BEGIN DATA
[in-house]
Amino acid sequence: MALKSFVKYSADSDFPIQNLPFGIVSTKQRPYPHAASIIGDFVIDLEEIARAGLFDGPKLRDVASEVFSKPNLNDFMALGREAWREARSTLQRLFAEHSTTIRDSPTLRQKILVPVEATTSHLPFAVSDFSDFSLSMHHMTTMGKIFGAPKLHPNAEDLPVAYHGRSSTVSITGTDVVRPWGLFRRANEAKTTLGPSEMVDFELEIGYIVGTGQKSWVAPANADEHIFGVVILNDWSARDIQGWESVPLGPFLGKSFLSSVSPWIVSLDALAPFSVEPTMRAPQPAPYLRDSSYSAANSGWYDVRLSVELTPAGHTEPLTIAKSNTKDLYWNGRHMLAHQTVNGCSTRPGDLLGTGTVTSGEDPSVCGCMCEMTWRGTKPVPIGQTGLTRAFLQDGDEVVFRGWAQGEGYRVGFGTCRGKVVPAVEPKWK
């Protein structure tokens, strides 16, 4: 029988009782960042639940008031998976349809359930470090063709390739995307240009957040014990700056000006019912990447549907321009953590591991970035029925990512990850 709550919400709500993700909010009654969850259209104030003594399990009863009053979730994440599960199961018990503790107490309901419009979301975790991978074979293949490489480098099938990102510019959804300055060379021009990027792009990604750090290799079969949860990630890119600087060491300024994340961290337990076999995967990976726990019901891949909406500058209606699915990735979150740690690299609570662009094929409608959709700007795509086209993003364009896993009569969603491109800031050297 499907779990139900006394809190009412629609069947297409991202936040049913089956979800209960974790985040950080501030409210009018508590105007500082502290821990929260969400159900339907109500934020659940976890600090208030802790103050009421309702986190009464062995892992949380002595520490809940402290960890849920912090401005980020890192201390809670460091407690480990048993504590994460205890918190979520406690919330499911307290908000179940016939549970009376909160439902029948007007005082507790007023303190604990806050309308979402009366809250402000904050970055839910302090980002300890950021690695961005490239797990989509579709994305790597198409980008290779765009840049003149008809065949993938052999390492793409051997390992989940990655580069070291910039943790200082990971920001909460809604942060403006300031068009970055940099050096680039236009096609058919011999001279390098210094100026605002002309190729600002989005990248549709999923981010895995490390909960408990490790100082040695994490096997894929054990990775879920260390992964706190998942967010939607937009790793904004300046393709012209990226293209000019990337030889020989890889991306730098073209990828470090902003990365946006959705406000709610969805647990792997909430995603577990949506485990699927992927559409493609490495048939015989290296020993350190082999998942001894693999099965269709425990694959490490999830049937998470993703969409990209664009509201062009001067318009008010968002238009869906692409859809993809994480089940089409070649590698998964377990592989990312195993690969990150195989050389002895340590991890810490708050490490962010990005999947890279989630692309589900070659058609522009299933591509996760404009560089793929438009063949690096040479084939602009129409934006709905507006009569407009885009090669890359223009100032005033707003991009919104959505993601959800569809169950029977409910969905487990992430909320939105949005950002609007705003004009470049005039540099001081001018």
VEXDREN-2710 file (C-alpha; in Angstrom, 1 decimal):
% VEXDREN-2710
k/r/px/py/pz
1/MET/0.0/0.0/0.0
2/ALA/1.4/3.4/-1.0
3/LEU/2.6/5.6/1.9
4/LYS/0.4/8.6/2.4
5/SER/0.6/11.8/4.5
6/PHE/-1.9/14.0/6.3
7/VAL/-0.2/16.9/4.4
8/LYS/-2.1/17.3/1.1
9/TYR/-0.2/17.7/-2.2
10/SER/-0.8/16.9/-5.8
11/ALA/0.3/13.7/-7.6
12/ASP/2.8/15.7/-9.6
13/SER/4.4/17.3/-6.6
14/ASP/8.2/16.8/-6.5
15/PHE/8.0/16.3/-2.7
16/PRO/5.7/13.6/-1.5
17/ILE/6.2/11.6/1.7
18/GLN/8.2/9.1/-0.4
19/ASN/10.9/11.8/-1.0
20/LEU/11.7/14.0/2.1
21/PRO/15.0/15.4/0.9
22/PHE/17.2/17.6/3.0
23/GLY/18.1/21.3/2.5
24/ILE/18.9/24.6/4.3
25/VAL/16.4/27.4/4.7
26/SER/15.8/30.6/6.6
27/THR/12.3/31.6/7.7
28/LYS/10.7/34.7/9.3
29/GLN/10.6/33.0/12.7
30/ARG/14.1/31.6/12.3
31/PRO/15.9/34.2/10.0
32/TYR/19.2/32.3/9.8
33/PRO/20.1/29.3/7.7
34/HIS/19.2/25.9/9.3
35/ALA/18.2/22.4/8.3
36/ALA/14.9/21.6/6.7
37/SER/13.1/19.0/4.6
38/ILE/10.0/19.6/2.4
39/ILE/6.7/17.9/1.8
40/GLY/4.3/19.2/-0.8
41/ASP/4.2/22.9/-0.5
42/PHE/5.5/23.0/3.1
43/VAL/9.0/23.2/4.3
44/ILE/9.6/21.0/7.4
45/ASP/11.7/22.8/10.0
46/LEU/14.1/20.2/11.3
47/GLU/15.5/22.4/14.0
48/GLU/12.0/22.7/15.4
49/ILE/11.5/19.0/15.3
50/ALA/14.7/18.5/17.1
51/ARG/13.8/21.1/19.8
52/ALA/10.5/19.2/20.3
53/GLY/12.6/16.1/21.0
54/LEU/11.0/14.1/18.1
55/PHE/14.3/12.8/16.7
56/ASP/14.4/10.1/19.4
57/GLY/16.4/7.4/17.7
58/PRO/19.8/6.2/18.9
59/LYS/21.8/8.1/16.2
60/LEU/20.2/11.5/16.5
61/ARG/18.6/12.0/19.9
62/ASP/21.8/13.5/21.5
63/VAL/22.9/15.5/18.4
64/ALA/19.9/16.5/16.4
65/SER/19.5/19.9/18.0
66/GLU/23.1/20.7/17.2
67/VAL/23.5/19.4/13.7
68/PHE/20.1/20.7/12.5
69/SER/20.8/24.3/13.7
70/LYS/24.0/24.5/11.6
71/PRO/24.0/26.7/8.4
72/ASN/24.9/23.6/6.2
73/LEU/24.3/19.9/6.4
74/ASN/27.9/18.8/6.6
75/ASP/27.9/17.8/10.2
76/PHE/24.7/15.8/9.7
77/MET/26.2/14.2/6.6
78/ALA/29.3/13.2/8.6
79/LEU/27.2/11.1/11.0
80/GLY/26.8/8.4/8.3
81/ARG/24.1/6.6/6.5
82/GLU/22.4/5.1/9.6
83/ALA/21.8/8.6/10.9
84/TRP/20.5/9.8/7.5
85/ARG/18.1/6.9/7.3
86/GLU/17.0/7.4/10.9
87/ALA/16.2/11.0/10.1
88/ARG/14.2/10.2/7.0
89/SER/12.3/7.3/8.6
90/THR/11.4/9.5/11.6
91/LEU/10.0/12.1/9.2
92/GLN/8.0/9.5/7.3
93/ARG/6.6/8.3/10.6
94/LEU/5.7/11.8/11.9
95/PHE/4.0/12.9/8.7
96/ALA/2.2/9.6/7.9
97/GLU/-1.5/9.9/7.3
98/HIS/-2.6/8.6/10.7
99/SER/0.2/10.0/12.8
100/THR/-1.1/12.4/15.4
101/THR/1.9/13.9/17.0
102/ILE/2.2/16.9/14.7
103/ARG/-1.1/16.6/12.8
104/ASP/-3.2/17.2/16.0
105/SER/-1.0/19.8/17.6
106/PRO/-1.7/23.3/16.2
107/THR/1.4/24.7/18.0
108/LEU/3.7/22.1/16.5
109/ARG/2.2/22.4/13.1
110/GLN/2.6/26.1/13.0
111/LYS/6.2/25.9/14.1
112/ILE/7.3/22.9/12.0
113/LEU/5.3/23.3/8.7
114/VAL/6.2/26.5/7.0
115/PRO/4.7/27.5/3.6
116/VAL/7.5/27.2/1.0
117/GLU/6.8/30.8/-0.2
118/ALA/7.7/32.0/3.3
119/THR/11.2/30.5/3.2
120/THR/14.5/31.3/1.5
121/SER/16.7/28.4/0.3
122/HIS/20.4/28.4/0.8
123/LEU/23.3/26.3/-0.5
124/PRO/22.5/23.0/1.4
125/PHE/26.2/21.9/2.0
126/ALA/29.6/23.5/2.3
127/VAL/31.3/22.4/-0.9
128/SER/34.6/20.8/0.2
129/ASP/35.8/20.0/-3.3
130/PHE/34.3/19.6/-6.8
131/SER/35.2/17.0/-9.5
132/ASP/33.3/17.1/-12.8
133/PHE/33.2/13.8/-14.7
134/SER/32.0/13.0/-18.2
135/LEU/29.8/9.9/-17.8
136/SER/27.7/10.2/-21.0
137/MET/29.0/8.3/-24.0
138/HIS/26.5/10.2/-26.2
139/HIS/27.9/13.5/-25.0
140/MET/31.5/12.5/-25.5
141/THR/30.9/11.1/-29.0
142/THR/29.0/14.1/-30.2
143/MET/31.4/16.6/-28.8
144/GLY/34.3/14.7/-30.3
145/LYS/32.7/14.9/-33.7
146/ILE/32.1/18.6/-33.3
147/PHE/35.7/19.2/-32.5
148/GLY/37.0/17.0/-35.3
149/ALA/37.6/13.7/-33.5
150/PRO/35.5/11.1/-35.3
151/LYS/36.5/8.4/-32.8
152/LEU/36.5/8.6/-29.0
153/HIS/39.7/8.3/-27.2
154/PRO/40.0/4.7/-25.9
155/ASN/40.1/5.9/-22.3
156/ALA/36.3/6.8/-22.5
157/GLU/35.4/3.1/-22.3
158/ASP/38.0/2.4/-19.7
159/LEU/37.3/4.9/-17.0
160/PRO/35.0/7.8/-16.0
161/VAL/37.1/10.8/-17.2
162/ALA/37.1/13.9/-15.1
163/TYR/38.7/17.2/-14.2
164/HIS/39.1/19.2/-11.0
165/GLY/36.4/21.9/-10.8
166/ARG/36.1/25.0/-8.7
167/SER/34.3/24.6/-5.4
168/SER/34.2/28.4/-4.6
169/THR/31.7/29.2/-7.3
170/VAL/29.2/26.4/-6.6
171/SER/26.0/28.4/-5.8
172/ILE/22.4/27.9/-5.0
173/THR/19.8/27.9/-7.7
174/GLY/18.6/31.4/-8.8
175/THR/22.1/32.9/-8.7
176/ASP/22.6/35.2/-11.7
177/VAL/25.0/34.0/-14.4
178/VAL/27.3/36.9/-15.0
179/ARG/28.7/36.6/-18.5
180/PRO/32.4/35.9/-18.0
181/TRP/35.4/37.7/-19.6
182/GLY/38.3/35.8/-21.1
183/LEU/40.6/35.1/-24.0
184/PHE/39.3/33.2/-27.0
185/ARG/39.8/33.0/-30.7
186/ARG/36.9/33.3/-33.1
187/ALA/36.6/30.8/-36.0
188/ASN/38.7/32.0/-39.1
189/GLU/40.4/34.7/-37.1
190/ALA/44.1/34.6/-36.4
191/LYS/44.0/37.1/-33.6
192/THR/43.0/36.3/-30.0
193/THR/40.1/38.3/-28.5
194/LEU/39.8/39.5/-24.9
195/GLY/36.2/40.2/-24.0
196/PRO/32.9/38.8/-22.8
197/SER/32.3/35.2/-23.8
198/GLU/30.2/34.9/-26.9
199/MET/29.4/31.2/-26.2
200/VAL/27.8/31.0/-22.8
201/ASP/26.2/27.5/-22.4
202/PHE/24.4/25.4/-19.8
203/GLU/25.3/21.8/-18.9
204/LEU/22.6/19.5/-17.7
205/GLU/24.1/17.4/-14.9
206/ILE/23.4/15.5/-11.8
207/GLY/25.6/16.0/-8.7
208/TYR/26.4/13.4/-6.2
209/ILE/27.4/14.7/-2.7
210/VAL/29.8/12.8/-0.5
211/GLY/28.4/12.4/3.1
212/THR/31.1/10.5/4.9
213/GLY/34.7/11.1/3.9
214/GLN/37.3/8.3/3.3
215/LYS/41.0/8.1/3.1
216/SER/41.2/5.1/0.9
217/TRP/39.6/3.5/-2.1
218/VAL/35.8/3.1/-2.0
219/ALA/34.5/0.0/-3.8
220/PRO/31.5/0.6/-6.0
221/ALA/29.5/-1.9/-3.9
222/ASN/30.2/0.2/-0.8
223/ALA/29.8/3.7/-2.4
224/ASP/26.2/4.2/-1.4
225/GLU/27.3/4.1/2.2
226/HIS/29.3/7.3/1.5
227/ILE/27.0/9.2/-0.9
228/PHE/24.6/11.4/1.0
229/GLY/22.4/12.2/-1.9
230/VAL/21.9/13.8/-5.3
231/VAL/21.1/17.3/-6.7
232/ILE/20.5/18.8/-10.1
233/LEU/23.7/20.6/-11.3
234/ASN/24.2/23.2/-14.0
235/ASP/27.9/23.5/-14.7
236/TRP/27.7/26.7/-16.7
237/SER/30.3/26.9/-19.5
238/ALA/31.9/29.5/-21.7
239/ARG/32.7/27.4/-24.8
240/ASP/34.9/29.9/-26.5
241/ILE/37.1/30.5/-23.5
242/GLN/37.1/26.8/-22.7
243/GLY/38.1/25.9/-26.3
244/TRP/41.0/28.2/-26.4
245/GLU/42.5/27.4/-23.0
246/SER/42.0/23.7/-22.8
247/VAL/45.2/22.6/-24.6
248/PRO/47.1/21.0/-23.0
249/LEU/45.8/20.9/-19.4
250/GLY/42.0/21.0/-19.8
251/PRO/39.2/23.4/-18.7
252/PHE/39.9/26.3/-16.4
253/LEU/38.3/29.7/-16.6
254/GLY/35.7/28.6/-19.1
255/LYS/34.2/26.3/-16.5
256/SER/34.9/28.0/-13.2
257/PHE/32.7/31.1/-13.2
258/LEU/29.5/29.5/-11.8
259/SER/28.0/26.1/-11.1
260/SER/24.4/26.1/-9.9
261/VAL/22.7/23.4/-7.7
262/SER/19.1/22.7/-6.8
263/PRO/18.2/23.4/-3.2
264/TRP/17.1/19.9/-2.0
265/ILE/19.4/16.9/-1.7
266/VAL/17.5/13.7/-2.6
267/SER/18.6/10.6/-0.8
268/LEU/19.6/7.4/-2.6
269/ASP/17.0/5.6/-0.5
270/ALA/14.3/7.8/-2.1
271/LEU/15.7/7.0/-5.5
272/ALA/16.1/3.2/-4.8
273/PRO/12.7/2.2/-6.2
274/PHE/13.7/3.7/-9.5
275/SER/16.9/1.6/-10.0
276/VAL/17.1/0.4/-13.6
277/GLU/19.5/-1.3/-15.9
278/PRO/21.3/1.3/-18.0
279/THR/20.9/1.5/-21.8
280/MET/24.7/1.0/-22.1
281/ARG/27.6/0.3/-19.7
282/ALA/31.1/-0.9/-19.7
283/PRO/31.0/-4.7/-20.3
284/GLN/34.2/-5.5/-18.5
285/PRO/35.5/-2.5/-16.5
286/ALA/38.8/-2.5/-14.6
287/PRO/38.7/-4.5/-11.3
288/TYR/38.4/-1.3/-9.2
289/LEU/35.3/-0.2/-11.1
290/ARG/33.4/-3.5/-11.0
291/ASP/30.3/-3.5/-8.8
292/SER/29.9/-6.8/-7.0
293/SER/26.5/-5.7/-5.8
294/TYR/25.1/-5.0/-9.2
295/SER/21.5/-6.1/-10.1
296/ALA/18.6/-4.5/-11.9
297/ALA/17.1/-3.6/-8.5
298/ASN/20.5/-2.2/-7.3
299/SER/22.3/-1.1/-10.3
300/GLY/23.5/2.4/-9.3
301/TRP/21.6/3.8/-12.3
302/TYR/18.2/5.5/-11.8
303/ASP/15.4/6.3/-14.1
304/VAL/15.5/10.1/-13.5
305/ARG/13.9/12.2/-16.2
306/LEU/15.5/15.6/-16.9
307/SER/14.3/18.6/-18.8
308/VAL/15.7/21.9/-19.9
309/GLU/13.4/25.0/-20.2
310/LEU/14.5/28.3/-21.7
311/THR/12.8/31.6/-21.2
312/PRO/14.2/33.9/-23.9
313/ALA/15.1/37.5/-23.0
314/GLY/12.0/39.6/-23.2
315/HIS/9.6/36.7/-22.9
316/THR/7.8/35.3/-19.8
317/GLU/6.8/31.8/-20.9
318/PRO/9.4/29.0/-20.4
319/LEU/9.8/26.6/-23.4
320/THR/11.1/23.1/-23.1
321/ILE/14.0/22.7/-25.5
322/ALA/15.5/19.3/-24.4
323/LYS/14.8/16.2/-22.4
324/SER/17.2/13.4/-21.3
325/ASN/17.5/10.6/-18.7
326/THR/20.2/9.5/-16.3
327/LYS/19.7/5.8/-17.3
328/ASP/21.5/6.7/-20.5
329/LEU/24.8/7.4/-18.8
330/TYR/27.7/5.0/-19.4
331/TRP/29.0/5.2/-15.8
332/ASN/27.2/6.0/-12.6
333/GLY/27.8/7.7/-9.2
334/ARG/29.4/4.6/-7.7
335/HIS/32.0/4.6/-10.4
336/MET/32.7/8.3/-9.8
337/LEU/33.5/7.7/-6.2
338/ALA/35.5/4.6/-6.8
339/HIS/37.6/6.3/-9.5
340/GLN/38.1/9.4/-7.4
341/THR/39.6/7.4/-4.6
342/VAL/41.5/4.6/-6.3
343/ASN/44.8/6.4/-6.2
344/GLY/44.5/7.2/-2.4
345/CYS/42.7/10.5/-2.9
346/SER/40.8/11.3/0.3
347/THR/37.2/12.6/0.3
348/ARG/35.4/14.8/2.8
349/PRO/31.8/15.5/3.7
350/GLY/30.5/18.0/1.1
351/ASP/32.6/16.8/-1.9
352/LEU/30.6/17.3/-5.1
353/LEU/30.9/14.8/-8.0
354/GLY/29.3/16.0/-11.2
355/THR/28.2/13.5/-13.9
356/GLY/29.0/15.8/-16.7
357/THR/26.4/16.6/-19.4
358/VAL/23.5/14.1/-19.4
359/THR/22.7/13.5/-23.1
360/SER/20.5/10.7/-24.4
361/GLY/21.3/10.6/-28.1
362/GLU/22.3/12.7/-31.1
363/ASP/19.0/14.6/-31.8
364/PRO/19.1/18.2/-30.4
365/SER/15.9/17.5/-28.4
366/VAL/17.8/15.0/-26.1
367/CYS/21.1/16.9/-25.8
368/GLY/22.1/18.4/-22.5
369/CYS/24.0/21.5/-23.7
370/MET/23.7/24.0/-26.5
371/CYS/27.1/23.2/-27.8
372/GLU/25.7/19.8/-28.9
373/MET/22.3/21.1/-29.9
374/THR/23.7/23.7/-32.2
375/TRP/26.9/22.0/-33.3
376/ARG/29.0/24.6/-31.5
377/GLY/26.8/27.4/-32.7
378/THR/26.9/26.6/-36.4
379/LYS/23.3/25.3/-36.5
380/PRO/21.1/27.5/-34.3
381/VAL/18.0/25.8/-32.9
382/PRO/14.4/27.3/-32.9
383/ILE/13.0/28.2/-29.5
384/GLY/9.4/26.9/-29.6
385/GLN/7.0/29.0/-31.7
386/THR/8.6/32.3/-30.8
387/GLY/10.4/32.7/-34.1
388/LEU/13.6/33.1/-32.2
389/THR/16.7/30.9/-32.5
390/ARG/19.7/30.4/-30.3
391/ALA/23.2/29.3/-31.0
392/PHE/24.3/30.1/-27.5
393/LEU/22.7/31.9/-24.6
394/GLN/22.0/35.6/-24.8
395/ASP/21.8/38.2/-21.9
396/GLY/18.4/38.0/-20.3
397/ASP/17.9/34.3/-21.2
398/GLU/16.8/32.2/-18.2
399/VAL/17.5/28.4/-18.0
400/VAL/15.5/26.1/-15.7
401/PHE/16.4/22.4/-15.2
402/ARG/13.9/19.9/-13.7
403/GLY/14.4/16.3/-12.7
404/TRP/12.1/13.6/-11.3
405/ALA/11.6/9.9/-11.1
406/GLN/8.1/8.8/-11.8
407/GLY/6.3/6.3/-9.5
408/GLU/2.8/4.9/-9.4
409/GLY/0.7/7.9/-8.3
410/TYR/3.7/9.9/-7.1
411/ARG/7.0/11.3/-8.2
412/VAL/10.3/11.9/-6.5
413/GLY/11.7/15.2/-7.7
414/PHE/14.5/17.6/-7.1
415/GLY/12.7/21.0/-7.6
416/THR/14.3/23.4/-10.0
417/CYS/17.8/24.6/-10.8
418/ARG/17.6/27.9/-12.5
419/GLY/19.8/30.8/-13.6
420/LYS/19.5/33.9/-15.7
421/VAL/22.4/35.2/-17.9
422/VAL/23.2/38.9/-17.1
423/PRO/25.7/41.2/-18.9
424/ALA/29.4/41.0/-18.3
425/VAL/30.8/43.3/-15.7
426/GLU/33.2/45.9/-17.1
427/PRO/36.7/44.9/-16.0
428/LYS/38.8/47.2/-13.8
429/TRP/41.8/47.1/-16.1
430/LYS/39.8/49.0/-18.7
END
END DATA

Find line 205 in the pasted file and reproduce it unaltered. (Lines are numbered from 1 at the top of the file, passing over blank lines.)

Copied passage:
199/MET/29.4/31.2/-26.2